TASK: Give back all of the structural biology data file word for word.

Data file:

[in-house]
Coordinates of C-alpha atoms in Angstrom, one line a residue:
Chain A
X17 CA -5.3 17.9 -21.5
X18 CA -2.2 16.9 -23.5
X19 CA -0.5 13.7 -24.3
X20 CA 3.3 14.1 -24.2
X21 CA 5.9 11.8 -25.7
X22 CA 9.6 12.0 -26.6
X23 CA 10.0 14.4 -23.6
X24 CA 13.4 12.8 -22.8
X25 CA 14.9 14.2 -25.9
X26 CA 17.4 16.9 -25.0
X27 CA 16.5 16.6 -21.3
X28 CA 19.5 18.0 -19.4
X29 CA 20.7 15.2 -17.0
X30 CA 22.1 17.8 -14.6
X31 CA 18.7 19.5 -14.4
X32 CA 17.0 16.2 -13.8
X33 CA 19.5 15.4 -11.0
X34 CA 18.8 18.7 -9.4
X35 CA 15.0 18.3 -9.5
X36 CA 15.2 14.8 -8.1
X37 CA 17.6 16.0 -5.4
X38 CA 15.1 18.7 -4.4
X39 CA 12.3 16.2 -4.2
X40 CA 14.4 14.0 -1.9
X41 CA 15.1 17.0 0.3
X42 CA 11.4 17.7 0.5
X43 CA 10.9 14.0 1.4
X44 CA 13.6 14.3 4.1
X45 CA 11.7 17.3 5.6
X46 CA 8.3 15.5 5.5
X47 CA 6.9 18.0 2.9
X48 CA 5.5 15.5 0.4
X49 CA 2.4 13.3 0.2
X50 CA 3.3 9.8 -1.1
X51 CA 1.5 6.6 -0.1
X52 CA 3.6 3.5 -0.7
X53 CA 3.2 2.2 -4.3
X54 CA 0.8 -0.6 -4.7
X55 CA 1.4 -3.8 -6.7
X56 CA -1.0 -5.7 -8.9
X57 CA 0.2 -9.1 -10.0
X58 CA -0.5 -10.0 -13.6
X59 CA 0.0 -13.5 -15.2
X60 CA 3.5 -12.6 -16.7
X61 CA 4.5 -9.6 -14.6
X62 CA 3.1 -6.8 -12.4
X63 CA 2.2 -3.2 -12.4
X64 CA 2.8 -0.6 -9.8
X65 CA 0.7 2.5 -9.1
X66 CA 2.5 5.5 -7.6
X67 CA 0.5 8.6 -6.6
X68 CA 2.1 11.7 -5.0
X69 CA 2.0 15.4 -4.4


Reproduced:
[in-house]
Coordinates of C-alpha atoms in Angstrom, one line a residue:
Chain A
X17 CA -5.3 17.9 -21.5
X18 CA -2.2 16.9 -23.5
X19 CA -0.5 13.7 -24.3
X20 CA 3.3 14.1 -24.2
X21 CA 5.9 11.8 -25.7
X22 CA 9.6 12.0 -26.6
X23 CA 10.0 14.4 -23.6
X24 CA 13.4 12.8 -22.8
X25 CA 14.9 14.2 -25.9
X26 CA 17.4 16.9 -25.0
X27 CA 16.5 16.6 -21.3
X28 CA 19.5 18.0 -19.4
X29 CA 20.7 15.2 -17.0
X30 CA 22.1 17.8 -14.6
X31 CA 18.7 19.5 -14.4
X32 CA 17.0 16.2 -13.8
X33 CA 19.5 15.4 -11.0
X34 CA 18.8 18.7 -9.4
X35 CA 15.0 18.3 -9.5
X36 CA 15.2 14.8 -8.1
X37 CA 17.6 16.0 -5.4
X38 CA 15.1 18.7 -4.4
X39 CA 12.3 16.2 -4.2
X40 CA 14.4 14.0 -1.9
X41 CA 15.1 17.0 0.3
X42 CA 11.4 17.7 0.5
X43 CA 10.9 14.0 1.4
X44 CA 13.6 14.3 4.1
X45 CA 11.7 17.3 5.6
X46 CA 8.3 15.5 5.5
X47 CA 6.9 18.0 2.9
X48 CA 5.5 15.5 0.4
X49 CA 2.4 13.3 0.2
X50 CA 3.3 9.8 -1.1
X51 CA 1.5 6.6 -0.1
X52 CA 3.6 3.5 -0.7
X53 CA 3.2 2.2 -4.3
X54 CA 0.8 -0.6 -4.7
X55 CA 1.4 -3.8 -6.7
X56 CA -1.0 -5.7 -8.9
X57 CA 0.2 -9.1 -10.0
X58 CA -0.5 -10.0 -13.6
X59 CA 0.0 -13.5 -15.2
X60 CA 3.5 -12.6 -16.7
X61 CA 4.5 -9.6 -14.6
X62 CA 3.1 -6.8 -12.4
X63 CA 2.2 -3.2 -12.4
X64 CA 2.8 -0.6 -9.8
X65 CA 0.7 2.5 -9.1
X66 CA 2.5 5.5 -7.6
X67 CA 0.5 8.6 -6.6
X68 CA 2.1 11.7 -5.0
X69 CA 2.0 15.4 -4.4